Manuel Diaz always knew he was different. Diagnosed with autism at 16, Diaz’s transition into college was marked by depression as he searched for a place where he could belong.
Last September, physics senior Díaz founded Texas Neurodiversity, a campus organization that promotes the idea that differences in brain functioning like autism, dyslexia and ADHD are natural diversities of the human brain, not illnesses. The organization is comprised of neurotypical students, whose brains function normally, and neurodivergent students, whose brains function differently. They offer self-improvement talks, guest speakers and public outings.
For Díaz, the roots of Texas Neurodiversity are personal.
“All my life, I behaved and felt so different from everyone around me,” Diaz said. “I isolated myself from the other kids at school because I was so afraid of the social rejection.”
Diaz said the confusion and frustration that comes with autism puts him in a stagnant position in society where he’s expected to conform to societal norms without being fully understood. Once college started, Diaz said things didn’t get easier. After experiencing excess sensory stimulation and becoming unresponsive in front of a peer during his junior year, Diaz said he was left rejected and broken, causing him to become depressed.
Assistant professor of education Nina Zuna, who studies autism, said although there is increased awareness of autism, there are still many issues facing individuals with autism that most people don’t recognize.
“It’s hard for individuals, no matter where they fall on the spectrum, in terms of transitioning to adulthood,” Zuna said.
Diaz said neurodivergent individuals are more vulnerable to poor mental health, but he found the solution to his depression in March, at a Students On The Spectrum support group offered by Services for Students with Disabilities.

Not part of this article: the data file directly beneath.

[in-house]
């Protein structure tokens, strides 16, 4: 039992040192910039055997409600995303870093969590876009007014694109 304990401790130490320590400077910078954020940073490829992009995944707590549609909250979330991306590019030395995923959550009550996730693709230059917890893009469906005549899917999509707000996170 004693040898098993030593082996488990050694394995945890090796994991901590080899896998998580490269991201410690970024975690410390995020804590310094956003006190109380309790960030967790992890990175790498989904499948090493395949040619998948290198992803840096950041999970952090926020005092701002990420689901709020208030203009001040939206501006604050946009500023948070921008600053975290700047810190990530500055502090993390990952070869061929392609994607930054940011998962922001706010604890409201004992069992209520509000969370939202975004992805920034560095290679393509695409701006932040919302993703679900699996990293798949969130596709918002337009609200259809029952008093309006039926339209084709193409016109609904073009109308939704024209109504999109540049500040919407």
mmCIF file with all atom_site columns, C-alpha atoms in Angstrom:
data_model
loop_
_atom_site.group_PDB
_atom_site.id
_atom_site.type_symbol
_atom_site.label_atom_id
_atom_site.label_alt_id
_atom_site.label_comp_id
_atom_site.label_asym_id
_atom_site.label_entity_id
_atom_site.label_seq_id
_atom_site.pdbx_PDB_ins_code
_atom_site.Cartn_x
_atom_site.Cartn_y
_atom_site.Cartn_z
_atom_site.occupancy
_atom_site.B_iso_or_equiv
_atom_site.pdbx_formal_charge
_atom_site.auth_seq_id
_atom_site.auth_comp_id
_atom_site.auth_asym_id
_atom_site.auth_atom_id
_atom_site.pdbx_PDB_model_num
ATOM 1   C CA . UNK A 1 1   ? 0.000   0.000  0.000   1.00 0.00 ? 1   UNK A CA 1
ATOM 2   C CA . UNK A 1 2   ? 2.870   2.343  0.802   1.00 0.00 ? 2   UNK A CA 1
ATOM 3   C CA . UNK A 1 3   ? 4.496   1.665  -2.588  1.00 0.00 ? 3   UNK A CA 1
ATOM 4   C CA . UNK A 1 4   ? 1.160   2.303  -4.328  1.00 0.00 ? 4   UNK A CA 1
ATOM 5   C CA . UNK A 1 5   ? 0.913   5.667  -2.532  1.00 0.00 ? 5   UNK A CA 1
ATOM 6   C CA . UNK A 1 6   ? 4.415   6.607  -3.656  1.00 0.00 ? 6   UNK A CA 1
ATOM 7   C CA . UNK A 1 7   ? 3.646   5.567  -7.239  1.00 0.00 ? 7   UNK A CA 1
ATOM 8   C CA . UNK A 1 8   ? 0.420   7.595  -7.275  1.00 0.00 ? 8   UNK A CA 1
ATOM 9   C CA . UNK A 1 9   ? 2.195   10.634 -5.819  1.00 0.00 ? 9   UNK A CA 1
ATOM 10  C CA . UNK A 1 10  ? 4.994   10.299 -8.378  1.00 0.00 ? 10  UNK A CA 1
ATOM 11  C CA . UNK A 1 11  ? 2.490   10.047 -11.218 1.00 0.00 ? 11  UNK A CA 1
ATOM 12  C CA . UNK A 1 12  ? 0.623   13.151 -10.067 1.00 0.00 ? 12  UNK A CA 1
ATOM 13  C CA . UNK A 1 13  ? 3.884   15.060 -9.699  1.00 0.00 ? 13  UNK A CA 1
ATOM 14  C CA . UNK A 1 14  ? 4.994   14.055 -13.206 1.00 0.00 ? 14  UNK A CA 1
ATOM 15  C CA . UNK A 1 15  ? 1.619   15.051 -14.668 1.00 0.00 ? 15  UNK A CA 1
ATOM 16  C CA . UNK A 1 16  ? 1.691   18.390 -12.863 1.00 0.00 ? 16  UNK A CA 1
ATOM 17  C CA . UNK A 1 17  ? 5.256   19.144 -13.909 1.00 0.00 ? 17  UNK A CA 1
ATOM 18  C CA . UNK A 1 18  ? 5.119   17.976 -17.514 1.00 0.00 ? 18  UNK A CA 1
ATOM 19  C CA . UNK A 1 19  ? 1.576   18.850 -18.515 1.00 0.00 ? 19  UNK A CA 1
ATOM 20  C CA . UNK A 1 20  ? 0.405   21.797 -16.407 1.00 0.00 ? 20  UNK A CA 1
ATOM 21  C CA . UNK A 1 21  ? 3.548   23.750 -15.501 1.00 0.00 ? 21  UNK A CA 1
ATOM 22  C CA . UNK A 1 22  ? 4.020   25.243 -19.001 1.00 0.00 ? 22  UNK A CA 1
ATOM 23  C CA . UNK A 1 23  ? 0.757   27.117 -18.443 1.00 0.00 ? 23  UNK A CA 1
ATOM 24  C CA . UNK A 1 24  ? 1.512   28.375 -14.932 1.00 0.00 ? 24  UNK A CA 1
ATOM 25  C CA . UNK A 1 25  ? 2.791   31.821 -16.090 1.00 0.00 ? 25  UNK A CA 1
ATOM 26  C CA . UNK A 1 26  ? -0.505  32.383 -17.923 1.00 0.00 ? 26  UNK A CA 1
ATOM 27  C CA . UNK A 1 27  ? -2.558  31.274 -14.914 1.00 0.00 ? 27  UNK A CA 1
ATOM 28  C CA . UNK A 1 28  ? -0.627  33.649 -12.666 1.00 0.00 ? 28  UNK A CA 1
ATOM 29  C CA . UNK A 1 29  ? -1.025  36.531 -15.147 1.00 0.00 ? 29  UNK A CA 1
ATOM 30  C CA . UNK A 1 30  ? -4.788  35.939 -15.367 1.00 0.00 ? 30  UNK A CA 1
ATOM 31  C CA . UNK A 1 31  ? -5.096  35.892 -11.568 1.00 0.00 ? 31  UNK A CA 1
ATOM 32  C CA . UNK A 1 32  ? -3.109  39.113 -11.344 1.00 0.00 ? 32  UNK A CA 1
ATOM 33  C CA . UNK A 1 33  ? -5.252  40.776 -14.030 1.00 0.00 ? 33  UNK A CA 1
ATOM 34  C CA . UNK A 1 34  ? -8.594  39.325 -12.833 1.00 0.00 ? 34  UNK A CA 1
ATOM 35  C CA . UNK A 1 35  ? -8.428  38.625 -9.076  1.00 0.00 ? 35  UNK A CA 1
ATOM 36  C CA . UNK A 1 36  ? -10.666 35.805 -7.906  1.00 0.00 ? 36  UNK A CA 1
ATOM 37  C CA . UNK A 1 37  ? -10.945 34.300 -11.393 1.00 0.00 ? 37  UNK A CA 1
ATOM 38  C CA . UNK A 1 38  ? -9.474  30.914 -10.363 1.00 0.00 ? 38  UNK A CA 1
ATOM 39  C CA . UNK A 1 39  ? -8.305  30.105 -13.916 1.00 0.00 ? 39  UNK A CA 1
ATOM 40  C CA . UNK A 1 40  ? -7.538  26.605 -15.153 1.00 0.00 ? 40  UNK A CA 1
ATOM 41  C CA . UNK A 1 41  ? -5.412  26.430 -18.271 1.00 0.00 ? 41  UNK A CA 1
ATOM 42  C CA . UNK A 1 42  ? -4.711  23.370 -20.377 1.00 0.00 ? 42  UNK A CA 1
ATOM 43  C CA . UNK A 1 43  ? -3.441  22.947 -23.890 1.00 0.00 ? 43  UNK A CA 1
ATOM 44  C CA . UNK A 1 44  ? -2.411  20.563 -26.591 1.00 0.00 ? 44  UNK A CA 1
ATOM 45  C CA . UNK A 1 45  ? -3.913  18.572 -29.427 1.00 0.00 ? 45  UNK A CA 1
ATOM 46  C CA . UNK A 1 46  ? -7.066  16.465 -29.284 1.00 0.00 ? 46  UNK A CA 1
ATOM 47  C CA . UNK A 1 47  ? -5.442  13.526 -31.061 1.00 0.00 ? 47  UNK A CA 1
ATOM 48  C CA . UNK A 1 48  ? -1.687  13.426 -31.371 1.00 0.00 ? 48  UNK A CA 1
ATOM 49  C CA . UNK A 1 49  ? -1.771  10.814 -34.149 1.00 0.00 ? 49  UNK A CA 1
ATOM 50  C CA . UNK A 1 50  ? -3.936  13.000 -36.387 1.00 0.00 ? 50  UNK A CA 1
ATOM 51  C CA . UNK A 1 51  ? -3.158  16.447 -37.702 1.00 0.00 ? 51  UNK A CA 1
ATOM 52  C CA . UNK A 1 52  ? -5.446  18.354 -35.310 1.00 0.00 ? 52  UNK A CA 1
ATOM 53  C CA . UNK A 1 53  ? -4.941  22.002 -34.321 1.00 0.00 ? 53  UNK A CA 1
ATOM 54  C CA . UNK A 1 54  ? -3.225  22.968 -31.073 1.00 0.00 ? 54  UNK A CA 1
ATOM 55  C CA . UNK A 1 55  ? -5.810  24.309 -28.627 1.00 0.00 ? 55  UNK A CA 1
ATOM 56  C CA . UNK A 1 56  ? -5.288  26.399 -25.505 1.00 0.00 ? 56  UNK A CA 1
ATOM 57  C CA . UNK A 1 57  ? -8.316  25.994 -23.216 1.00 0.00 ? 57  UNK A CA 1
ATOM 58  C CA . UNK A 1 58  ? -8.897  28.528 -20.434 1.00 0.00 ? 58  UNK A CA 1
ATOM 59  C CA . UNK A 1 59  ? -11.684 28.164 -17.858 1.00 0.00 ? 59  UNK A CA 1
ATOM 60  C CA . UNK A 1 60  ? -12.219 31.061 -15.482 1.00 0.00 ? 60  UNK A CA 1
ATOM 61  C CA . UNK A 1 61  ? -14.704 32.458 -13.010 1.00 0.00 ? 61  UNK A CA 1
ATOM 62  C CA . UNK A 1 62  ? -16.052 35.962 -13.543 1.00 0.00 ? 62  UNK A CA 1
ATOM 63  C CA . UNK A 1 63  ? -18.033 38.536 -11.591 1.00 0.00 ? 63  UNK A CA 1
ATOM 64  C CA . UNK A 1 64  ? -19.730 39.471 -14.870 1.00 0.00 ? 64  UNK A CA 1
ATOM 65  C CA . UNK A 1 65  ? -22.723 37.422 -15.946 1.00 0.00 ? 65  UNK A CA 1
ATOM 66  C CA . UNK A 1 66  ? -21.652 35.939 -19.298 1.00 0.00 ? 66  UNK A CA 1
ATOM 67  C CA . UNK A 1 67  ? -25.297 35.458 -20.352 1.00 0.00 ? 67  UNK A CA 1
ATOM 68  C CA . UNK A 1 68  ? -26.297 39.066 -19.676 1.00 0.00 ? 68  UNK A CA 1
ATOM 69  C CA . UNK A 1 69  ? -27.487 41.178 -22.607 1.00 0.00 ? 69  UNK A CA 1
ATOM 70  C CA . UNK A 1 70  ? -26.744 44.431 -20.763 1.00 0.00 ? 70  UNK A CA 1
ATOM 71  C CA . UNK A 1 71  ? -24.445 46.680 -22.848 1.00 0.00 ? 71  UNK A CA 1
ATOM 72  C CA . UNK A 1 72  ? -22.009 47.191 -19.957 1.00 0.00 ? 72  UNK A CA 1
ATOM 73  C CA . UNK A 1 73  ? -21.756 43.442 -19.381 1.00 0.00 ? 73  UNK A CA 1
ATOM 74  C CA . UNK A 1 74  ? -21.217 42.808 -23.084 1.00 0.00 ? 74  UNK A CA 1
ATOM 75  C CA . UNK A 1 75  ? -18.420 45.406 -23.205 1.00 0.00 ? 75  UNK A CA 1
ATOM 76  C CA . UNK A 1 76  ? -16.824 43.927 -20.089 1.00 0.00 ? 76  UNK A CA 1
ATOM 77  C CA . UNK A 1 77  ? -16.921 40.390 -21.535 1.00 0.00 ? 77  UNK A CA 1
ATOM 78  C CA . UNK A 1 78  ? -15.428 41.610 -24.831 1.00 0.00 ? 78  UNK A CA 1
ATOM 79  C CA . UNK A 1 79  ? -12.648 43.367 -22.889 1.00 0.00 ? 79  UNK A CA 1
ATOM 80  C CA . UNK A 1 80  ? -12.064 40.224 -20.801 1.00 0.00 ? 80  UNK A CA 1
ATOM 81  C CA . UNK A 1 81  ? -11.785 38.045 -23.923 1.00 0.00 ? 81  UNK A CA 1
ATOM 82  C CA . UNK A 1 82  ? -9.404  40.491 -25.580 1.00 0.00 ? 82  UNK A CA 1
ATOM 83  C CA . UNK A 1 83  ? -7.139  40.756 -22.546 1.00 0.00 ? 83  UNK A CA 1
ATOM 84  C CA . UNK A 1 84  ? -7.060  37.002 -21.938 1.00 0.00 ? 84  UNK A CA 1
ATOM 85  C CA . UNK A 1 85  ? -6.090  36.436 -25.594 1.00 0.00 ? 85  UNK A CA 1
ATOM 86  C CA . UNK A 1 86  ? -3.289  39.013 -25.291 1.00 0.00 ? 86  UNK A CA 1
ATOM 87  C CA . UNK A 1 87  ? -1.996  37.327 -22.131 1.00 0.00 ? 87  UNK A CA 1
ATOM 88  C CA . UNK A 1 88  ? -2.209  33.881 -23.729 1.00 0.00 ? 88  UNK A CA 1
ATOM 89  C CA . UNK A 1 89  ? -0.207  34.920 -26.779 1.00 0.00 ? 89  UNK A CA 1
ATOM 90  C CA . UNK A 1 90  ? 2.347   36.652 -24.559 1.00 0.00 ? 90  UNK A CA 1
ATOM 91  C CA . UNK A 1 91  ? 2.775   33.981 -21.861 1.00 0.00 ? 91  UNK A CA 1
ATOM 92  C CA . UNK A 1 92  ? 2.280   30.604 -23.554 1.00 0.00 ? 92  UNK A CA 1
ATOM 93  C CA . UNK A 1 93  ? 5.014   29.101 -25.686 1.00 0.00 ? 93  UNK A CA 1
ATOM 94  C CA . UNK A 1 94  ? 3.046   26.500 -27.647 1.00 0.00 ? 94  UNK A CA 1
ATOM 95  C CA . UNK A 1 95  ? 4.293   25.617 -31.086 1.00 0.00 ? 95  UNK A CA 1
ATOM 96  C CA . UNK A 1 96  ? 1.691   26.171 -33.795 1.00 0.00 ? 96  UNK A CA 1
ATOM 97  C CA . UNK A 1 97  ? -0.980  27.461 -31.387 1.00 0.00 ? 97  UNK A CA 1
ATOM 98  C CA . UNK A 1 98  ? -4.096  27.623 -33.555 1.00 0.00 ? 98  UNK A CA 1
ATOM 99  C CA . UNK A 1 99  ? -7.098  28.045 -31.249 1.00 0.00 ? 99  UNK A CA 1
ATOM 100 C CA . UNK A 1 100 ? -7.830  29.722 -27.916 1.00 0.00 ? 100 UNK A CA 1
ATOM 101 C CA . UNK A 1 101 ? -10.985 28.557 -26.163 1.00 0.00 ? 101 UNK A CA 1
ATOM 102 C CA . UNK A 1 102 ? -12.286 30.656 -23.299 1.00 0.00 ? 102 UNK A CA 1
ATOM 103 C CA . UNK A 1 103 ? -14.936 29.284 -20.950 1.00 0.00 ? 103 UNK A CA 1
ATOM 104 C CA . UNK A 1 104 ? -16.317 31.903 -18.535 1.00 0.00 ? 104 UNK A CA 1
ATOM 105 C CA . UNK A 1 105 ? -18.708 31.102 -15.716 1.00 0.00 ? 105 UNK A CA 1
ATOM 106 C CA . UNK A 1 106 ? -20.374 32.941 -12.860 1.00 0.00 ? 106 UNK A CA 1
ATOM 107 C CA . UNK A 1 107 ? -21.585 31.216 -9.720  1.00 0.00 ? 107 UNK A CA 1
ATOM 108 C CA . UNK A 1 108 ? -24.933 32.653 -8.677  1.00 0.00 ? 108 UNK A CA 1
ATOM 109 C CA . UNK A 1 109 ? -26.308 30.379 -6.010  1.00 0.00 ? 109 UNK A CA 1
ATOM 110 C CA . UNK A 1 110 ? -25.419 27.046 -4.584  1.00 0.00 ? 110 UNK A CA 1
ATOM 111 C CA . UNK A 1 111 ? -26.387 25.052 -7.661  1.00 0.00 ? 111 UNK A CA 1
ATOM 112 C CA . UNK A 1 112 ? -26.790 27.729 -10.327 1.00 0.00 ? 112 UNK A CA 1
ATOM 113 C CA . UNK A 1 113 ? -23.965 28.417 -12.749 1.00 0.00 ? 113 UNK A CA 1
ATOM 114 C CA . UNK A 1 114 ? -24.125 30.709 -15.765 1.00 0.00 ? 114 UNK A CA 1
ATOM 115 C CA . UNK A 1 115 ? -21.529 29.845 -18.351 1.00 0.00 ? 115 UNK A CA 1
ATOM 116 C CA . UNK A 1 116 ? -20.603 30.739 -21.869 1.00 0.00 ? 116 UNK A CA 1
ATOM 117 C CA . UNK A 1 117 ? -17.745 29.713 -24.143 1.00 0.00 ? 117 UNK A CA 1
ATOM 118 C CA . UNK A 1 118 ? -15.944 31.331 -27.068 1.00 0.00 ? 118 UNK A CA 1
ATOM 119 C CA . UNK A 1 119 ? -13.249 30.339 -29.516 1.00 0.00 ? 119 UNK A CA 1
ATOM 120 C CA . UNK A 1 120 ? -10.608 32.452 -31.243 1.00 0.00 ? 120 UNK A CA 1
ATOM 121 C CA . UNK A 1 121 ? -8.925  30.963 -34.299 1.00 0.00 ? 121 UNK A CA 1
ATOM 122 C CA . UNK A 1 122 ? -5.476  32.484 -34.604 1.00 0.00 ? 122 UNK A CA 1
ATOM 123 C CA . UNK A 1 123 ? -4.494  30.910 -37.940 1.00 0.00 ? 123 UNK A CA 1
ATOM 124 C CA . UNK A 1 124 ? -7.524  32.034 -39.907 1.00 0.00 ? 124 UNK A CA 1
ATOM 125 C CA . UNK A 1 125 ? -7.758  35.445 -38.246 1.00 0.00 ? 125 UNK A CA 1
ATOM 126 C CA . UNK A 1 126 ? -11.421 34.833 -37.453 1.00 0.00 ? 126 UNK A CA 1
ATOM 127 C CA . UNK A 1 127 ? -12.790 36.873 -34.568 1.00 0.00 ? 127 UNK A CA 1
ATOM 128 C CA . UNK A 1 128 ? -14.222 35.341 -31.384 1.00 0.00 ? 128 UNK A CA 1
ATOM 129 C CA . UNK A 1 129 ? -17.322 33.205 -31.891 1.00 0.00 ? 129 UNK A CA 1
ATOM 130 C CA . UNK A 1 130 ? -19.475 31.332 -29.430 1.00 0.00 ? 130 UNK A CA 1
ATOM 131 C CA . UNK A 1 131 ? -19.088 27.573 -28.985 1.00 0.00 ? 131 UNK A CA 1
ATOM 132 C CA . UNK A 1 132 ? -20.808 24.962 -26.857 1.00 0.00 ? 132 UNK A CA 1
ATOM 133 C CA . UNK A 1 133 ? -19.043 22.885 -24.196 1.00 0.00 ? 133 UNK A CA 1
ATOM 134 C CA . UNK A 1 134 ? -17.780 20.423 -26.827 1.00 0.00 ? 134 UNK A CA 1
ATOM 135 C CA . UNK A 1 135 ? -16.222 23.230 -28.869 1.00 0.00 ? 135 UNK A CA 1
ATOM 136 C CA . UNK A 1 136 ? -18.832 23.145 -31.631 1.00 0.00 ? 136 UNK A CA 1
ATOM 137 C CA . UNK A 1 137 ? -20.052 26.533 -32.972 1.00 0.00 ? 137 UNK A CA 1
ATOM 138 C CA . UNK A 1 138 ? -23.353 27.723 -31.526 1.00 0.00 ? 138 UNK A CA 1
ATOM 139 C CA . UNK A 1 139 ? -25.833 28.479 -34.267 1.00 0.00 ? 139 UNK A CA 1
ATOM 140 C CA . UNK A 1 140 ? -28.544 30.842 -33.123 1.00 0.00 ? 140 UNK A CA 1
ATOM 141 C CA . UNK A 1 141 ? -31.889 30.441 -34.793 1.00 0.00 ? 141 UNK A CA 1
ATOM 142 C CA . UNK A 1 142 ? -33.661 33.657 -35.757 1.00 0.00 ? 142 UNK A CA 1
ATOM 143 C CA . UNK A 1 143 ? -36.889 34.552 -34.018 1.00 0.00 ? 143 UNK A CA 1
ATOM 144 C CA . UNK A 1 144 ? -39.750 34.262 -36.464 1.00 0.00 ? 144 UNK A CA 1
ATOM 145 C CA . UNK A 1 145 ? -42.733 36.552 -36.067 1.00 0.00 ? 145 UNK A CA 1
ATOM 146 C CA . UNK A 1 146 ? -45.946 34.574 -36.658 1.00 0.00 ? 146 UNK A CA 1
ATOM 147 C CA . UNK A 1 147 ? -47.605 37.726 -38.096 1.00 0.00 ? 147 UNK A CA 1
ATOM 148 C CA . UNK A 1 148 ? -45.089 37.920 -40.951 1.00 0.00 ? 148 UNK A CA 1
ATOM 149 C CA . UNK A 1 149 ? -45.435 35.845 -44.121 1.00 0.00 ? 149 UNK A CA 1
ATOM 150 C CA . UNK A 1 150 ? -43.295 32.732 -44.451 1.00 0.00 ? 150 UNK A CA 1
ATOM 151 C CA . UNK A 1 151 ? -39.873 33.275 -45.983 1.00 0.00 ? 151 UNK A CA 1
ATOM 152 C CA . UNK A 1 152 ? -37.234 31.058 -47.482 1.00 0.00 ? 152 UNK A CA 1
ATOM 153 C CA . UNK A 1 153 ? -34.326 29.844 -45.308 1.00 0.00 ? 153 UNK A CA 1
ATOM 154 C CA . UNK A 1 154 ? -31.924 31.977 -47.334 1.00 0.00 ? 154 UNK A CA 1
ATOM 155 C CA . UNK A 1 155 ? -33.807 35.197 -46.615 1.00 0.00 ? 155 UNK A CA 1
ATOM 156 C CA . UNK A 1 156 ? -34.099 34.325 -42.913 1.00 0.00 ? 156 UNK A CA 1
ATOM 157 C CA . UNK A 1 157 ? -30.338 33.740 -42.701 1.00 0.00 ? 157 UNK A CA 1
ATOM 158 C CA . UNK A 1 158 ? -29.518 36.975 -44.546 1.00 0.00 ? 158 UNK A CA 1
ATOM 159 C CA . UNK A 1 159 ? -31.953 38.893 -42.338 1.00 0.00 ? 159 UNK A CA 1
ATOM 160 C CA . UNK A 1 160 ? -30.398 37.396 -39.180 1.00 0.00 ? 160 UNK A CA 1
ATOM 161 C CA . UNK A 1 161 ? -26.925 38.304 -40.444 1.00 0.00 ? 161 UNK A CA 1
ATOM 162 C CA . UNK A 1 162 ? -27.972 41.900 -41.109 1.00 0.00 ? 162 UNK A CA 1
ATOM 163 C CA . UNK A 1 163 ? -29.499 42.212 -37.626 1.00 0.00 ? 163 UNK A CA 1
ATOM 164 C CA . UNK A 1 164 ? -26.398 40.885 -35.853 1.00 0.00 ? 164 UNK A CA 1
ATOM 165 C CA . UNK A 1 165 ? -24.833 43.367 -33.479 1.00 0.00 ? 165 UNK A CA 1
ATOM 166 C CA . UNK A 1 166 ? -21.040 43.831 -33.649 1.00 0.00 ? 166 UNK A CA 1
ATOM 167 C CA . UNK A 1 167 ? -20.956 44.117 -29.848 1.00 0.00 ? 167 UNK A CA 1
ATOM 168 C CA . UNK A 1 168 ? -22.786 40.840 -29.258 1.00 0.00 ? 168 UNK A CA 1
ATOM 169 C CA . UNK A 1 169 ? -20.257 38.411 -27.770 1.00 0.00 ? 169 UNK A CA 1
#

“For the first time in my life, I actually felt like I belonged,” Diaz said. “I could show another autistic a song I liked and they would see what others didn’t normally see. All my life, I thought I was the only one that could see those things.”
Inspired by the sense of community, Diaz founded Texas Neurodiversity six months later for students with all types of neurocognition.
Biomedical engineering sophomore Kiran Zubair has been in Texas Neurodiversity since the beginning. She said the organization has given her the gift of self-acceptance. She said many autistic people identify themselves directly as such, rejecting terms like “person with autism” for “autistic.”
“I am neurodivergent, and I am autistic,” Zubair said. “By using language like ‘person with autism,’ you’re separating the autism from the person. And that’s not possible because autism isn’t just a layer you can take off of somebody. It’s embedded deep into my being, and if you try to separate that you’re not describing me accurately.”
She said that being autistic is a common thread that transcends race, culture and religion, uniting many of the students in the organization.
“[Someday] we’ll think of the disability rights movement in the same way that people think of the civil rights movement now,” Zubair said.
With the introduction of social events accommodating neurodivergent students, Díaz said he hopes neurodiversity will one day be interwoven into University traditions as an unquestioned standard. The mingling of neurotypicals and neurodivergent minds is one he longs to see and hopes to promote.
“Exposure to diversity makes people less likely to conform to narrow mindsets,” Díaz said. “It pushes people to think outside the box. To be brighter and more creative as individuals who can solve a wider variety of problems.”